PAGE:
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This Research Note was jointly authored by Janet Waxman and Tom Petrocelli.

A PDF version of this Research Note can be found at the end of this post.


Both the channel and the cloud are getting a lot of attention In the IT market these days. That’s nothing new: analysts have long predicted the hegemony of the cloud and demise of the channel because of cloud computing for eons. In many ways it is logical to raise the question “Does cloud kill the channel or can they co-exist?” Perhaps the better question is “can the channel enhance the cloud experience for customers?”

Neuralytix believes that not only can the channel and the cloud co-exist but that the sum of the parts is greater than the whole. Instead of a confrontational situation it is a symbiotic relationship. In aggregate, channel partners are not threatened by but are embracing cloud computing. A response from one partner when asked “will the cloud kill the channel or vice versa” a very quick reply was “that question is oxymoronic”. Well said, well put!

The “channel” is a group of companies selling and delivering IT solutions to the organizations that need help with integration, deployment, solution creation and financing. Not all partner models are the same, but the majority are focusing on helping customers use IT to solve a business problem. It is an intimate business that requires close attention to the needs of individual customers. Cloud computing presents a new opportunity for channel companies to deliver even more value to their customer’s IT solutions.

Different partners for different needs

The cloud providers, both newer pure cloud vendors (Amazon, Rackspace, Joyent, etc) or more traditional suppliers with cloud offerings (SAP, IBM, HP etc) are seeking out partners with the skills to help deliver their cloud solution to the market. Instead of abandoning these long term relationships, they are seeking to expand them in order to develop the fastest growing portions of their businesses.

Each will still need to provide value-add beyond delivery and deployment. Value-add is defined differently for hardware dominant and software dominant partners. Partners who have relationships to hardware vendors deliver value through migration and management services, not just delivery and deployment. Just because hardware infrastructure is in the cloud doesn’t mean it there is no longer a need for management, migration and performance tuning. Customers know they can trust channel partners to bring these skill to bear for their cloud infrastructure just as they do for their on-premises systems.

Partners with expertise in software, especially applications traditionally are called upon for assistance with customization and integration. In fact, integration with cloud applications represents unique challenges and skills that are not in abundance. Deep knowledge of APIs and methods to securely move information between the on-premises and cloud environments or between cloud applications are necessary to create fully formed systems that include cloud and on-premises applications.

More importantly, partners bring an in-depth knowledge of the customer and industries they serve to solution creation. Not only are they better at determining the needs of customers but have can develop a more personalized solution.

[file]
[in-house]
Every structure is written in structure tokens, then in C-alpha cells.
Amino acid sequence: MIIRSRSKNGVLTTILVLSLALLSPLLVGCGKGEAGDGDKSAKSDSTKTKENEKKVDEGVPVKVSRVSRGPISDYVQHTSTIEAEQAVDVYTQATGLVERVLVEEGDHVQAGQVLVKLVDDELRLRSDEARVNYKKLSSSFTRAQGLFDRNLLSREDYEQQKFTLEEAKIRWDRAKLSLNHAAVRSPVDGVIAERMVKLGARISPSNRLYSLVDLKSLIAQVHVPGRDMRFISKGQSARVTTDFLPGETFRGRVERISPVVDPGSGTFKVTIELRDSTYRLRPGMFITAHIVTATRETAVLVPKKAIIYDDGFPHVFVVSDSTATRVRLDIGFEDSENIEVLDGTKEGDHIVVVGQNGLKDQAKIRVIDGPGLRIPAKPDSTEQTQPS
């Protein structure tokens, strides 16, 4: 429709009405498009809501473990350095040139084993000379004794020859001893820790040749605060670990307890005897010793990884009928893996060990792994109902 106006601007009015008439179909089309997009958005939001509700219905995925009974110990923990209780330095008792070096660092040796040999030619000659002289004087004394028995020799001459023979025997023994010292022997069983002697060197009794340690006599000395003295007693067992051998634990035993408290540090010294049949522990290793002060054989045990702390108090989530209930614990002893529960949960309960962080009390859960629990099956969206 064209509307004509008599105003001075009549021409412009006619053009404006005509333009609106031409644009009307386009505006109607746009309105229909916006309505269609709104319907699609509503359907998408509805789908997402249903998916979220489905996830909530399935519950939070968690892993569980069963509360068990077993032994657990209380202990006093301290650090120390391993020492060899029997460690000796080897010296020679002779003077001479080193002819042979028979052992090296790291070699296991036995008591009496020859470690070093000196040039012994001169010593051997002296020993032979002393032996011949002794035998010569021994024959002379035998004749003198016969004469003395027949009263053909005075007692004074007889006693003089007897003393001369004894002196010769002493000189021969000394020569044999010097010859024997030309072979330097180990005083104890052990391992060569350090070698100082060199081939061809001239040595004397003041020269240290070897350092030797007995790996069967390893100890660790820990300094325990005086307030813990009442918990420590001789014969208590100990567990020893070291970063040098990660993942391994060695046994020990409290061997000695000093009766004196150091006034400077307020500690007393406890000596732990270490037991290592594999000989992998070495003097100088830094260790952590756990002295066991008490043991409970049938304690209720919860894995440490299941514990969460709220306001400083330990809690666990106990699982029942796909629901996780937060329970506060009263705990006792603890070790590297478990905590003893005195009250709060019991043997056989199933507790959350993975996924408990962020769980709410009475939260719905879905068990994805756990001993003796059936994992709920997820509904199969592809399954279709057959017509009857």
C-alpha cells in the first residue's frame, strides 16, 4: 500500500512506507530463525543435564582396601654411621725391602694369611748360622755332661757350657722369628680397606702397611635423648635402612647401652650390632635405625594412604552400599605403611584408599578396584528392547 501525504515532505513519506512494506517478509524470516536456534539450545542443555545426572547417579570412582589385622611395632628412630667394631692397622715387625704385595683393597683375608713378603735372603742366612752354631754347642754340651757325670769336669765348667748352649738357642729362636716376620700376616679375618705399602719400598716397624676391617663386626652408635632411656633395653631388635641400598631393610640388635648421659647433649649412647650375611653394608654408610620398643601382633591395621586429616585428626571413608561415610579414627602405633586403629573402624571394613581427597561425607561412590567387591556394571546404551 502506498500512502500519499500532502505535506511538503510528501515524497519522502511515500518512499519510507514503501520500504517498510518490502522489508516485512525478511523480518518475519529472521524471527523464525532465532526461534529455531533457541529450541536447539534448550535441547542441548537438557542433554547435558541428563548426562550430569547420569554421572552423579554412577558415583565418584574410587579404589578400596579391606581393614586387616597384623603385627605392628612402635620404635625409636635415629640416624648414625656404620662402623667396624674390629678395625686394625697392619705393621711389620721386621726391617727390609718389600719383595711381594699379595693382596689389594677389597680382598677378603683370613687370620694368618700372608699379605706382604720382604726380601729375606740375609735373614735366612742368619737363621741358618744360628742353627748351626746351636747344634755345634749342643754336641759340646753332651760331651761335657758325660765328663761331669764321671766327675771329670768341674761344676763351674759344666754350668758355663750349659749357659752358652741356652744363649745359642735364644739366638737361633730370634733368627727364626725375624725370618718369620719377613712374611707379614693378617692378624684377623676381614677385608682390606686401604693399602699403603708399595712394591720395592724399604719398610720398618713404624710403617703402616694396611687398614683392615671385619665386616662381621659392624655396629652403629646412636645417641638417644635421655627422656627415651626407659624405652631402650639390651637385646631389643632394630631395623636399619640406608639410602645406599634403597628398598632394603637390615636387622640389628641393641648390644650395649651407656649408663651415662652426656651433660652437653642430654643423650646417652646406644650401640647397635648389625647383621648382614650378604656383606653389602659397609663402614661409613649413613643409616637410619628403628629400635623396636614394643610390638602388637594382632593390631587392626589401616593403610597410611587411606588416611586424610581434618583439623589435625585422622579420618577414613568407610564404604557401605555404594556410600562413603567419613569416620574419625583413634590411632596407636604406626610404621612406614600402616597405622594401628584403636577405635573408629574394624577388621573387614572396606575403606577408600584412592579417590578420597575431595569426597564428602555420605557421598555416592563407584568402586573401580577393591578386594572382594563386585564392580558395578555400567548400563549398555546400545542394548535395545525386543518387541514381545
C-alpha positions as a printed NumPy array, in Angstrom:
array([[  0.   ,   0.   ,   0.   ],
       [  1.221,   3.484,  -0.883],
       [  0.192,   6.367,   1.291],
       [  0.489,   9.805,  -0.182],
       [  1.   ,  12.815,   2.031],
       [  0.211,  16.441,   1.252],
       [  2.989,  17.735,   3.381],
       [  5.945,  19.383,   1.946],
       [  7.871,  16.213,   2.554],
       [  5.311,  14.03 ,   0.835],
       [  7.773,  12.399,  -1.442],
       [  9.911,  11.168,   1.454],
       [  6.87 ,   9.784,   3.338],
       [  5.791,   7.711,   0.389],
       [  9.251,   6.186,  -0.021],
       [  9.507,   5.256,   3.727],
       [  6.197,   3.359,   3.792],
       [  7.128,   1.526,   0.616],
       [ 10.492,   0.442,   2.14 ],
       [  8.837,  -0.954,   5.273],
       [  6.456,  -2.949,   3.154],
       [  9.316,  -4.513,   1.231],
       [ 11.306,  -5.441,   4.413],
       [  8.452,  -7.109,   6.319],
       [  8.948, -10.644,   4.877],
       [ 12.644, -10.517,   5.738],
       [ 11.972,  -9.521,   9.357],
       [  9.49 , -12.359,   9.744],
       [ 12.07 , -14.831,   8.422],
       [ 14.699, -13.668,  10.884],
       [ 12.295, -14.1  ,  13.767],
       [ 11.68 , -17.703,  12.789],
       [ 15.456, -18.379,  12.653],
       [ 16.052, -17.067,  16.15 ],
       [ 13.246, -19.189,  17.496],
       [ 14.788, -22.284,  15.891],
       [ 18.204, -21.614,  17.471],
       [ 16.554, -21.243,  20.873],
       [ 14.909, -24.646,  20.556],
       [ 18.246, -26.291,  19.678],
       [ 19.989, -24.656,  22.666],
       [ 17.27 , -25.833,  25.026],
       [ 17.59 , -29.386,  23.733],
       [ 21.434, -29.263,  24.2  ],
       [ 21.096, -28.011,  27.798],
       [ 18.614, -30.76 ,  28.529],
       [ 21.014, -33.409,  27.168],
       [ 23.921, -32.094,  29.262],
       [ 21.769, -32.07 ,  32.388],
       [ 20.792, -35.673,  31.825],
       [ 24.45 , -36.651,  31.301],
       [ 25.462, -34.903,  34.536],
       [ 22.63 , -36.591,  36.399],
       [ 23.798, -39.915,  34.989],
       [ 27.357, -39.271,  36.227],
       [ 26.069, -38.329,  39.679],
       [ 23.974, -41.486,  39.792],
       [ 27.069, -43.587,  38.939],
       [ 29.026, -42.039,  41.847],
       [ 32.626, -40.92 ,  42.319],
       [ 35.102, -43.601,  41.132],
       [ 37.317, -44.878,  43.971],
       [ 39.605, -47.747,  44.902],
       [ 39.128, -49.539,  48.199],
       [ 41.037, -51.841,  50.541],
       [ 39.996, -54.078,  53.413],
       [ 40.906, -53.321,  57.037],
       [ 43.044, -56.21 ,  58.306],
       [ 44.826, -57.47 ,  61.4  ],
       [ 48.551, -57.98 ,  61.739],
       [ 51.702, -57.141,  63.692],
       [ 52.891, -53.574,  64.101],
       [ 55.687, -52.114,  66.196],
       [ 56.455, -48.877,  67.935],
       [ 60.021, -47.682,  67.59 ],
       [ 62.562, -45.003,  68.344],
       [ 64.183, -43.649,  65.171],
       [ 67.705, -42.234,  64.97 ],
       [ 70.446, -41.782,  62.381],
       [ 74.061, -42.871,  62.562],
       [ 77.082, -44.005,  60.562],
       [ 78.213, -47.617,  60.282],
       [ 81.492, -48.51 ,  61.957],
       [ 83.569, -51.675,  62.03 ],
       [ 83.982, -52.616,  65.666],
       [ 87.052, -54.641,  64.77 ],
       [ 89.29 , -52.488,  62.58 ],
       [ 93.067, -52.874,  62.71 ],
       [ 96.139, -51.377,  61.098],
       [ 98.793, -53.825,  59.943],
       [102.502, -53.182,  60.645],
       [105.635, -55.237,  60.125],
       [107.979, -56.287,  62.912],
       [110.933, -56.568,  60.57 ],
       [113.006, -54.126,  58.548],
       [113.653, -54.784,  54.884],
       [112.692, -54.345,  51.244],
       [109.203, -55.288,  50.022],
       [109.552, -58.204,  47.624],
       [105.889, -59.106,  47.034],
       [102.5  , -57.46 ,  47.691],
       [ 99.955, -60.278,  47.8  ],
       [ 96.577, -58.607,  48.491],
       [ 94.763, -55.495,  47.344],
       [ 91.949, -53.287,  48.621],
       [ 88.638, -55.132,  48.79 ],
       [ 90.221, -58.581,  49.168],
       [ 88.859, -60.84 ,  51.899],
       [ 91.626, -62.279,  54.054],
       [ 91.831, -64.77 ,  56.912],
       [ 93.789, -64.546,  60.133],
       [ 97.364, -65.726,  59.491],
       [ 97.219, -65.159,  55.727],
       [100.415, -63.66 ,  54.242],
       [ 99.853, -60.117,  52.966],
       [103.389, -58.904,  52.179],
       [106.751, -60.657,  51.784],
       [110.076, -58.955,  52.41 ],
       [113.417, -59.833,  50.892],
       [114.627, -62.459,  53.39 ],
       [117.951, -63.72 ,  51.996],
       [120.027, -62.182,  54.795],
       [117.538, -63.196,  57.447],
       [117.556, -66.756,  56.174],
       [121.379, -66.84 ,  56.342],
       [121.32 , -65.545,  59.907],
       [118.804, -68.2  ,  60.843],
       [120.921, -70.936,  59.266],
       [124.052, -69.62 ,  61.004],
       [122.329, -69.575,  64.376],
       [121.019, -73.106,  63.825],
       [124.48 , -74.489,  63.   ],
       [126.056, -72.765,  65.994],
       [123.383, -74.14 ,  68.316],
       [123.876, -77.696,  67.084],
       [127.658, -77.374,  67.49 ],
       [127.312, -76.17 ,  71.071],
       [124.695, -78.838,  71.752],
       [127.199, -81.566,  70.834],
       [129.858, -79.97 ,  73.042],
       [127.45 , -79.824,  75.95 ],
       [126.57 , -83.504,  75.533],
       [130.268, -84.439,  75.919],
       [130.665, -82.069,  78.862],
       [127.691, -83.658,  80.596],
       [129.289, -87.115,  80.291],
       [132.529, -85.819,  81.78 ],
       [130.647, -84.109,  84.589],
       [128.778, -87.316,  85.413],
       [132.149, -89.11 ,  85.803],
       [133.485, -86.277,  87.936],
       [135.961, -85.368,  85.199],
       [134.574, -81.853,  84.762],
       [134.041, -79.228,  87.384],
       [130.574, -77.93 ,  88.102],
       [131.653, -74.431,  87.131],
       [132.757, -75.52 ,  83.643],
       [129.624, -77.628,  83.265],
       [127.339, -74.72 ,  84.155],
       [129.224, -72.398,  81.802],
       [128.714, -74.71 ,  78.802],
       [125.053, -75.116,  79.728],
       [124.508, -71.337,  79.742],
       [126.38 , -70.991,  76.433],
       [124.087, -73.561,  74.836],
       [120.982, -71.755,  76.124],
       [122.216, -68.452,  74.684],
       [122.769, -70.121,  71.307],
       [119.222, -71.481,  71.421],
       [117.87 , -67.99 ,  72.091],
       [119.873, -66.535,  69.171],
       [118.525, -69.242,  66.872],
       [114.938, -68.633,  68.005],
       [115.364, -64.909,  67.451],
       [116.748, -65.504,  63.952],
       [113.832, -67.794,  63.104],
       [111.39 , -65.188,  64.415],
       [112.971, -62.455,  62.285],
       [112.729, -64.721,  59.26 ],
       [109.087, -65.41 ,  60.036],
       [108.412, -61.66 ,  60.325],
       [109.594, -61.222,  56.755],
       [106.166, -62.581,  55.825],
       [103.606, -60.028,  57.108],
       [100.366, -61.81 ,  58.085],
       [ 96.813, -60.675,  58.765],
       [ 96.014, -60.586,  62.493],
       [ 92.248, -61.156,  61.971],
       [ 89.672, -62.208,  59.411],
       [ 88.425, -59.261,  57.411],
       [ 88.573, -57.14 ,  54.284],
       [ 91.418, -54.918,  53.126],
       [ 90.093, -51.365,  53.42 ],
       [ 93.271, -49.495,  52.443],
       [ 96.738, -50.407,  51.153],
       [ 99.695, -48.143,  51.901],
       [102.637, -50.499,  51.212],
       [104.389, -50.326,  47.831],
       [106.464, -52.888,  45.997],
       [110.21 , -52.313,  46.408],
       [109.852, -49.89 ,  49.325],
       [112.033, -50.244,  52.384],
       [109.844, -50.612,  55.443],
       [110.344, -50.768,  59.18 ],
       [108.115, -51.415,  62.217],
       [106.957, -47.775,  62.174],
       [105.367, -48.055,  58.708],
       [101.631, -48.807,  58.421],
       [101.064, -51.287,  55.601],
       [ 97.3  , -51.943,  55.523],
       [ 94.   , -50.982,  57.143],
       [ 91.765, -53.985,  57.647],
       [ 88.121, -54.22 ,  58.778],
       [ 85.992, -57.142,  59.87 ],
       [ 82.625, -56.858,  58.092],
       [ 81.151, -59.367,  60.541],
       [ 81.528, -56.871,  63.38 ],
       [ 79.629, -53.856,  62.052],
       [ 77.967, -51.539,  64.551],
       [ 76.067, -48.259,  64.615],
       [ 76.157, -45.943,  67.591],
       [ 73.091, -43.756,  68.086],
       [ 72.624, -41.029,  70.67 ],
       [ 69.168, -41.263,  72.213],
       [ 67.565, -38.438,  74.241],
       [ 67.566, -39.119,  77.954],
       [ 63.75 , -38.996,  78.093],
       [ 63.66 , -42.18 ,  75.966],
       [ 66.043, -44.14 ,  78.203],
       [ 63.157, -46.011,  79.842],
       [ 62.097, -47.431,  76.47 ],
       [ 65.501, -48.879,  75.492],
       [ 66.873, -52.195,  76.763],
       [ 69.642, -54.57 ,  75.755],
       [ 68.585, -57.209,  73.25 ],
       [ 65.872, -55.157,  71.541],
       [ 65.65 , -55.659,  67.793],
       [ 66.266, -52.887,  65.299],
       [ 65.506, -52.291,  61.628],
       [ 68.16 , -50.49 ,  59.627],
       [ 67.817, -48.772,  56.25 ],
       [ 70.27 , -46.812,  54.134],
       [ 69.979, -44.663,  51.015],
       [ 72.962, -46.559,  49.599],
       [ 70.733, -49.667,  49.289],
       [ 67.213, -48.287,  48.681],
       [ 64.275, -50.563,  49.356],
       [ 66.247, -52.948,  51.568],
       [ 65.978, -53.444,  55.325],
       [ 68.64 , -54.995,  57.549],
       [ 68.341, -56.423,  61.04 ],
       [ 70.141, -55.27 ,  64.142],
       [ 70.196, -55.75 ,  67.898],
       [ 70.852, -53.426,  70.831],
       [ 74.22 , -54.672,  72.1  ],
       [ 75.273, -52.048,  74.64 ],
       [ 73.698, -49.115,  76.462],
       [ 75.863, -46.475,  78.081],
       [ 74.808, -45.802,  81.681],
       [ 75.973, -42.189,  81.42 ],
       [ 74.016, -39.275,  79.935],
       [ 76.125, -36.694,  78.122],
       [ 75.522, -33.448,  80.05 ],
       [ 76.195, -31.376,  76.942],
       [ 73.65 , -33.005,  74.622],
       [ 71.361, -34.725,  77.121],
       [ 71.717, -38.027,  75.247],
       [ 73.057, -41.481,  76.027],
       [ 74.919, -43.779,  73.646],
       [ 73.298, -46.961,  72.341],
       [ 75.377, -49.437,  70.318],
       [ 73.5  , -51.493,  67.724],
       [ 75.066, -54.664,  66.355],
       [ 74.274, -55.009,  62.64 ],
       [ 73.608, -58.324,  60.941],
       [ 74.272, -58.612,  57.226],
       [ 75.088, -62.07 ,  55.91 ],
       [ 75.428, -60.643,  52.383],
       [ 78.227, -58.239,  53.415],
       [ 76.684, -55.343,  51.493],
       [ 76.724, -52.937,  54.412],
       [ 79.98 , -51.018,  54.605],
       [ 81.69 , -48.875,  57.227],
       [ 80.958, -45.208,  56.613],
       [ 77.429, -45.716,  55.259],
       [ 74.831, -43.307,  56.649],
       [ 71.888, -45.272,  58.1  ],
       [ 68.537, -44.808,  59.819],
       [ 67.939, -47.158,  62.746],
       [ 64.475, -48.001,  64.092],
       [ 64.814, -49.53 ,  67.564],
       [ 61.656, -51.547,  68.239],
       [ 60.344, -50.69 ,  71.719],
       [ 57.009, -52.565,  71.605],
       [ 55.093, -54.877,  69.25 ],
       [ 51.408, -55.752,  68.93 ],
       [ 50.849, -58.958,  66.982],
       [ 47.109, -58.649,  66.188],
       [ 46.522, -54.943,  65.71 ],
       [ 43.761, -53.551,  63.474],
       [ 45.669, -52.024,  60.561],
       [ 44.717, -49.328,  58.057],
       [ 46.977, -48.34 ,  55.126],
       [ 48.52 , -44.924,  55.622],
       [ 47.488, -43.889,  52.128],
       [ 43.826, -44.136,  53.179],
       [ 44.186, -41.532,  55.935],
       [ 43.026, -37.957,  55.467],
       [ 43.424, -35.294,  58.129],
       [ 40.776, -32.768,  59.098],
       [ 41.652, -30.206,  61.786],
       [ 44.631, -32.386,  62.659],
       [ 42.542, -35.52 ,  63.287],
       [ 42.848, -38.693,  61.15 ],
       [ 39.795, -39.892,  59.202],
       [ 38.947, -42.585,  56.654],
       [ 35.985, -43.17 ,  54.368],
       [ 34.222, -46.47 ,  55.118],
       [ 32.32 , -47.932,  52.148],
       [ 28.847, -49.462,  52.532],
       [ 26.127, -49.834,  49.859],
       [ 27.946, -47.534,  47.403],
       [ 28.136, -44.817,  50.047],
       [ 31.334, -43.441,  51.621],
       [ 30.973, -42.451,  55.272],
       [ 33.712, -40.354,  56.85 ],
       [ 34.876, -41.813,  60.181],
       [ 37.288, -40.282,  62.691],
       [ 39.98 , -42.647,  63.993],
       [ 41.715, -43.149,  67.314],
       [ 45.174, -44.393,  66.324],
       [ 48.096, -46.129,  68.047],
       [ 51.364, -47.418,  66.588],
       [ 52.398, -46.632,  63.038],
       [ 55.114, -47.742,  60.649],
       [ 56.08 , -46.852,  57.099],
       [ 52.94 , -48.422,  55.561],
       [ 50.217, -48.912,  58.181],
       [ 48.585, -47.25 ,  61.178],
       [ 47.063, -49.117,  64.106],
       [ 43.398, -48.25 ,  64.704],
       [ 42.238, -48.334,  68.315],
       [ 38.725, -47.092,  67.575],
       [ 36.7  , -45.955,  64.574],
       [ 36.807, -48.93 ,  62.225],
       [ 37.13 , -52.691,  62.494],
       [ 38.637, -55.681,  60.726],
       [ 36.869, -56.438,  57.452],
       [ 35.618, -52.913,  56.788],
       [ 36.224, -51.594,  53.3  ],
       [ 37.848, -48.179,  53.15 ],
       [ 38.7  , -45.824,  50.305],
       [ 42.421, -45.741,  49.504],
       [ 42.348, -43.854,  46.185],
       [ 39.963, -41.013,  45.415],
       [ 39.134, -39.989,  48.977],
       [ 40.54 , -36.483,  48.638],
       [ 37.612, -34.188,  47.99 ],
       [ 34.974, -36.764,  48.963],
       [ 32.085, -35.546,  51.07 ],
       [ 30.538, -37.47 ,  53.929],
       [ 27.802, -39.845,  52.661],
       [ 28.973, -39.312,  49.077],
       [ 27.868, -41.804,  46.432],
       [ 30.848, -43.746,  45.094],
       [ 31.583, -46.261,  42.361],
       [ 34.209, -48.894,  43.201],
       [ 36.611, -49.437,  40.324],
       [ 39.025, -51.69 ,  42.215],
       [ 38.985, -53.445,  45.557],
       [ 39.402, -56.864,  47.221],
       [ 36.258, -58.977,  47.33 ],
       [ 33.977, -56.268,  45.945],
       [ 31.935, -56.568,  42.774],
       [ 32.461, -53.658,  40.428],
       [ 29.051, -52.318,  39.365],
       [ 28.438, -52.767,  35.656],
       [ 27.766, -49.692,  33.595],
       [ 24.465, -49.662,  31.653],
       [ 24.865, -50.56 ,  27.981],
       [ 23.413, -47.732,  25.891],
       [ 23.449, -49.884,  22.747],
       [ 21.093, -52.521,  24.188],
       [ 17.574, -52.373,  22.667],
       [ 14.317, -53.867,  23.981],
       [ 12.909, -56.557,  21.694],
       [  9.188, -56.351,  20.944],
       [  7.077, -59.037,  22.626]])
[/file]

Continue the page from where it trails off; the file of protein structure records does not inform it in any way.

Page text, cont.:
There is nothing in the combination of these two dynamic and multifaceted aspects of the IT landscape, cloud or on-premise, which suggests a one size fits solution that works for every individual customer. Neuralytix believes it is important to remember that, at its heart, cloud computing is really a way to simplify the deployment and financing of IT. Cloud helps move a CAPEX expense to an OPEX one and frees IT resources from the drudgery of maintaining hardware systems. Cloud computing doesn’t negate the complexity of IT business solutions, especially for large enterprises.

Unfortunately, many channel partners will find themselves competing against vendors for commodity services or find that those services are no longer relevant in the cloud age. Commodity services will likely diminish over time and for partners to continue to thrive they will need to provide something that the vendor cannot – in other words provide true value-add. They may no longer be able to provide better pricing or delivery but can create custom solutions that no vendor is capable of. The closeness of the channel partner to the customer is an asset that can be leveraged to deliver true value-add.

Neuralytix more specifically believes that traditional hardware, systems, and infrastructure partners will need to add or augment to current service sets data migration, performance tuning of cloud instances, data security in the cloud, and management of multi-vendor cloud environments.

Software-centric partners, especially those who specialize in enterprise applications, will need to focus their skills on application integration across cloud vendors and between cloud and on-premises applications. It will also benefit partners and their customers if they can continue to deliver application customization services in the cloud the way they do now for on-premises applications.

Channel partners of all types should also embrace the subscription model. Subscriptions can lock in customers for extended periods of time. That is nice for the companies that won the business but create a smaller available pool for revenue for that that have not.


There is no question cloud computing is changing the IT market landscape. This change affects all aspects of the market including suppliers, partners, and their joint customers. All elements of the business models can and should remain intact but those that will thrive will be the ones that adapt their concept of their value-add to the new environment.


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